Search Results for "a-chance-for-change-head-start-and-mississippi-s-black-freedom-struggle-the-john-hope-franklin-series-in-african-american-history-and-culture"

A Chance for Change

A Chance for Change

Head Start and Mississippi's Black Freedom Struggle

  • Author: Crystal R. Sanders
  • Publisher: UNC Press Books
  • ISBN: 1469627817
  • Category: Social Science
  • Page: 266
  • View: 2709
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In this innovative study, Crystal Sanders explores how working-class black women, in collaboration with the federal government, created the Child Development Group of Mississippi (CDGM) in 1965, a Head Start program that not only gave poor black children access to early childhood education but also provided black women with greater opportunities for political activism during a crucial time in the unfolding of the civil rights movement. Women who had previously worked as domestics and sharecroppers secured jobs through CDGM as teachers and support staff and earned higher wages. The availability of jobs independent of the local white power structure afforded these women the freedom to vote in elections and petition officials without fear of reprisal. But CDGM's success antagonized segregationists at both the local and state levels who eventually defunded it. Tracing the stories of the more than 2,500 women who staffed Mississippi's CDGM preschool centers, Sanders's book remembers women who went beyond teaching children their shapes and colors to challenge the state's closed political system and white supremacist ideology and offers a profound example for future community organizing in the South.

Along Freedom Road

Along Freedom Road

Hyde County, North Carolina, and the Fate of Black Schools in the South

  • Author: David S. Cecelski
  • Publisher: Univ of North Carolina Press
  • ISBN: 0807860735
  • Category: Social Science
  • Page: 248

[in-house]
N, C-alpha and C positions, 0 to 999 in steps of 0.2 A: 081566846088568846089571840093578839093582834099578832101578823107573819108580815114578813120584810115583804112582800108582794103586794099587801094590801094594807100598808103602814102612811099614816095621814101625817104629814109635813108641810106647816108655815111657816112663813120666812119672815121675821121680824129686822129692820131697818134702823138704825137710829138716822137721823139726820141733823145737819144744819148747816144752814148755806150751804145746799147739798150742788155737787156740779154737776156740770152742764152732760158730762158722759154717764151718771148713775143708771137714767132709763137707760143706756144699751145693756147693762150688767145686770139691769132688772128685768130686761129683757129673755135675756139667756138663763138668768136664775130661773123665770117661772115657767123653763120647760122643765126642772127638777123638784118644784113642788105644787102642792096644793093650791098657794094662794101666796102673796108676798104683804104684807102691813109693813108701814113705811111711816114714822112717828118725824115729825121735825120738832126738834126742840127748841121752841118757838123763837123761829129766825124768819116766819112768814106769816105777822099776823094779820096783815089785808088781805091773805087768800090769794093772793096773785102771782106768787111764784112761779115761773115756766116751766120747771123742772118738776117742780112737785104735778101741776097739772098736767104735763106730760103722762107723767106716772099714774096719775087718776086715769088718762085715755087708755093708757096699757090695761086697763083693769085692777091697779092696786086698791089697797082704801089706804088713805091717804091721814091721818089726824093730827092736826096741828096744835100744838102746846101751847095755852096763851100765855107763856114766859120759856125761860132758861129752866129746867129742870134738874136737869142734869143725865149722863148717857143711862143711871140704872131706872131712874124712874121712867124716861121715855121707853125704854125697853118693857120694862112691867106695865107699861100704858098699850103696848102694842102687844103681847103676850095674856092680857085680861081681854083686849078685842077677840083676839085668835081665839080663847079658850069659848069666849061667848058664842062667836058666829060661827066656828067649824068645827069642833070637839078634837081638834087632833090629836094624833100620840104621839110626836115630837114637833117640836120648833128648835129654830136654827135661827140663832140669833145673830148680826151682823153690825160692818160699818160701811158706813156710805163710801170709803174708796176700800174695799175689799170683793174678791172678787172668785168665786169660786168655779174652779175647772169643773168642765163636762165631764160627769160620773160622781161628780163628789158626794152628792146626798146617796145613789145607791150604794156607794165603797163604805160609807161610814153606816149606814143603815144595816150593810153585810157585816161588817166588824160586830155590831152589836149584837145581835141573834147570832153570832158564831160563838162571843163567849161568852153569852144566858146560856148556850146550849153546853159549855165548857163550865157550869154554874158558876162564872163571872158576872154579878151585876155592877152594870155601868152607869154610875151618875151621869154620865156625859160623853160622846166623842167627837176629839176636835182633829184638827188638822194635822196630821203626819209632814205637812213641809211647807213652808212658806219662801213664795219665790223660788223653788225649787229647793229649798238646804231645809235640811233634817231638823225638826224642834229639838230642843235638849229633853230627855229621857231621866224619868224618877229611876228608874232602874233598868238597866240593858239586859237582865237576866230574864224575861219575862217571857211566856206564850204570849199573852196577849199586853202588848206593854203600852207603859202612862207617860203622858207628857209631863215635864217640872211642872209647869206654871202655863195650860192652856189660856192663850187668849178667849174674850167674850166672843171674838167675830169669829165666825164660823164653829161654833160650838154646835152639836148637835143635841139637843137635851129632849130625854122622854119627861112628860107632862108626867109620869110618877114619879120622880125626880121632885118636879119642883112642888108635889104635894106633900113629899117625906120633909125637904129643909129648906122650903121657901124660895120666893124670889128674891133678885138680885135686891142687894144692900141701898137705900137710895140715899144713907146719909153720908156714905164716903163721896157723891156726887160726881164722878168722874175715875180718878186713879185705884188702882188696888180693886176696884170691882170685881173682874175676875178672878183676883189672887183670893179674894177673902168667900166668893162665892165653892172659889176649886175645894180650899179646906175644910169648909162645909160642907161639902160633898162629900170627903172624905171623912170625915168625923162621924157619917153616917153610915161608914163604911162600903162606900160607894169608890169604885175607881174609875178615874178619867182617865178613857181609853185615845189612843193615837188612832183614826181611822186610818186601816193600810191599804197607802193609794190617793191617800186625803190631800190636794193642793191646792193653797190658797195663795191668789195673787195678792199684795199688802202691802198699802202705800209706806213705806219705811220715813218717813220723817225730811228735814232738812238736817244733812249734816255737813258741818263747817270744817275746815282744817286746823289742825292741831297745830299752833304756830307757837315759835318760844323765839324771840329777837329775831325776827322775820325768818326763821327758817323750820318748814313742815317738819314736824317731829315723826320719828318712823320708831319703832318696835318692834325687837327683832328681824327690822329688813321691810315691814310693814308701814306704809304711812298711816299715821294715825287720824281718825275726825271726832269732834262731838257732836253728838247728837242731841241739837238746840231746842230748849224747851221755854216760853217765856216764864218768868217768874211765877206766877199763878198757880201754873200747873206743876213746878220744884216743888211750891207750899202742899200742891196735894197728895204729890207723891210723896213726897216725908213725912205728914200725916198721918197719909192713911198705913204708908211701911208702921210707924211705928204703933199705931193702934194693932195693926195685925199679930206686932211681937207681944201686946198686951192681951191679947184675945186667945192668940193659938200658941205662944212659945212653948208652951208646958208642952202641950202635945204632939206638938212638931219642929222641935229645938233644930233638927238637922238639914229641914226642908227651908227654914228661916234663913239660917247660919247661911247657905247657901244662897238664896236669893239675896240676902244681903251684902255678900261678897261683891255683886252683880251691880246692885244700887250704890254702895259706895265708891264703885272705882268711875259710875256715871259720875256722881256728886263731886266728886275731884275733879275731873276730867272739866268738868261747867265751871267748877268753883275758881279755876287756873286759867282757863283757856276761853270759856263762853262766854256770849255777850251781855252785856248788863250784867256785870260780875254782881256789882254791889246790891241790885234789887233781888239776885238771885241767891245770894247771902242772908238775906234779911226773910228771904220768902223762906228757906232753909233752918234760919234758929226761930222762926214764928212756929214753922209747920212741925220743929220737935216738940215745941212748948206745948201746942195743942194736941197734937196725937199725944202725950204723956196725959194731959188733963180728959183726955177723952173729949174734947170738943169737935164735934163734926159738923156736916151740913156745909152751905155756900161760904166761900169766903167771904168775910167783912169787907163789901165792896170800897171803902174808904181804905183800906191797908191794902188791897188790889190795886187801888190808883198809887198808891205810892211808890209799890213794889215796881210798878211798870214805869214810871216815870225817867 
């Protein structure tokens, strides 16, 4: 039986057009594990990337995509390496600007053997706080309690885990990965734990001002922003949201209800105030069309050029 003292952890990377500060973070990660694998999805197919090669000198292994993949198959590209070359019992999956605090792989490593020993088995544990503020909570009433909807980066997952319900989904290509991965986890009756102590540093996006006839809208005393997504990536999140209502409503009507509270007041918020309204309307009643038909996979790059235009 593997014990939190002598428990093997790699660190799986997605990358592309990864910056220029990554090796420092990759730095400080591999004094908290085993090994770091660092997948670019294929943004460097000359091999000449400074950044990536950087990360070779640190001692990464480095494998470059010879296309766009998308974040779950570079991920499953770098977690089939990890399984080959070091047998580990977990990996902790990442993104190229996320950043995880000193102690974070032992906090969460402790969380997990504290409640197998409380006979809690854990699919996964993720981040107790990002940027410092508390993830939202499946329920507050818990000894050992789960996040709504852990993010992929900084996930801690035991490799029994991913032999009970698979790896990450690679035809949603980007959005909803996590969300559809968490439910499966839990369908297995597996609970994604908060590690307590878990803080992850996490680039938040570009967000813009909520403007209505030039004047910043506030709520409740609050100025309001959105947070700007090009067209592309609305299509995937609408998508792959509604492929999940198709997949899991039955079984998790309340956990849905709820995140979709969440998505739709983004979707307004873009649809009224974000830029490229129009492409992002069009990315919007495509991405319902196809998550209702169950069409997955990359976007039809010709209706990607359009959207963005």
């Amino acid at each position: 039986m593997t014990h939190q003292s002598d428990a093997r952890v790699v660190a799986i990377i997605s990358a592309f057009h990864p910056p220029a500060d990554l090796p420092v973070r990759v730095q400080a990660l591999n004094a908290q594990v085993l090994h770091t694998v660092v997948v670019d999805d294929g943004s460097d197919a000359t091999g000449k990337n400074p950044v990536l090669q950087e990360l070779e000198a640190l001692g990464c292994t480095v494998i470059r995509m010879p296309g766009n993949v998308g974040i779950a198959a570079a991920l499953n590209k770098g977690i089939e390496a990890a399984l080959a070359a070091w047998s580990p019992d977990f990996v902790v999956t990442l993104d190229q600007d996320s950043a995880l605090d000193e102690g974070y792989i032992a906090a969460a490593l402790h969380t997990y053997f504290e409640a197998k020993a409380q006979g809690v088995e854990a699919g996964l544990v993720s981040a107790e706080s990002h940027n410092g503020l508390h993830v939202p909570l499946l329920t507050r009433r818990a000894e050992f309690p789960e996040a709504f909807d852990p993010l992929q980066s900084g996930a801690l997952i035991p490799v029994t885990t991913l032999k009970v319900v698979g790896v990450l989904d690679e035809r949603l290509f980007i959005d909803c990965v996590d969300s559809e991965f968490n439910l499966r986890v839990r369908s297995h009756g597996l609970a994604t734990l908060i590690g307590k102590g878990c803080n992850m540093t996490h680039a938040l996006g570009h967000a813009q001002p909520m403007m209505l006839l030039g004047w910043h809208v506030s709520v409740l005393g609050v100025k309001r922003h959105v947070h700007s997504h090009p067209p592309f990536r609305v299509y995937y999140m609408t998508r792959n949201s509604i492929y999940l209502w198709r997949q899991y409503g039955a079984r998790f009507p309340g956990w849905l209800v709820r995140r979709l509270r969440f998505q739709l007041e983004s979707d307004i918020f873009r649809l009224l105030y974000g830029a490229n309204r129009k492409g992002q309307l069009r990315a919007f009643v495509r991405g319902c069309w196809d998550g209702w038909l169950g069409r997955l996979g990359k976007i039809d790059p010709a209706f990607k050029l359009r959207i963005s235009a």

• View: 329
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David Cecelski chronicles one of the most sustained and successful protests of the civil rights movement--the 1968-69 school boycott in Hyde County, North Carolina. For an entire year, the county's black citizens refused to send their children to school in protest of a desegregation plan that required closing two historically black schools in their remote coastal community. Parents and students held nonviolent protests daily for five months, marched twice on the state capitol in Raleigh, and drove the Ku Klux Klan out of the county in a massive gunfight. The threatened closing of Hyde County's black schools collided with a rich and vibrant educational heritage that had helped to sustain the black community since Reconstruction. As other southern school boards routinely closed black schools and displaced their educational leaders, Hyde County blacks began to fear that school desegregation was undermining--rather than enhancing--this legacy. This book, then, is the story of one county's extraordinary struggle for civil rights, but at the same time it explores the fight for civil rights in all of eastern North Carolina and the dismantling of black education throughout the South.

Schools Betrayed

Schools Betrayed

Roots of Failure in Inner-City Education

  • Author: Kathryn M. Neckerman
  • Publisher: University of Chicago Press
  • ISBN: 0226569624
  • Category: Social Science
  • Page: 240
  • View: 2488
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The problems commonly associated with inner-city schools were not nearly as pervasive a century ago, when black children in most northern cities attended school alongside white children. In Schools Betrayed, her innovative history of race and urban education, Kathryn M. Neckerman tells the story of how and why these schools came to serve black children so much worse than their white counterparts. Focusing on Chicago public schools between 1900 and 1960, Neckerman compares the circumstances of blacks and white immigrants, groups that had similarly little wealth and status yet came to gain vastly different benefits from their education. Their divergent educational outcomes, she contends, stemmed from Chicago officials’ decision to deal with rising African American migration by segregating schools and denying black students equal resources. And it deepened, she shows, because of techniques for managing academic failure that only reinforced inequality. Ultimately, these tactics eroded the legitimacy of the schools in Chicago’s black community, leaving educators unable to help their most disadvantaged students. Schools Betrayed will be required reading for anyone who cares about urban education.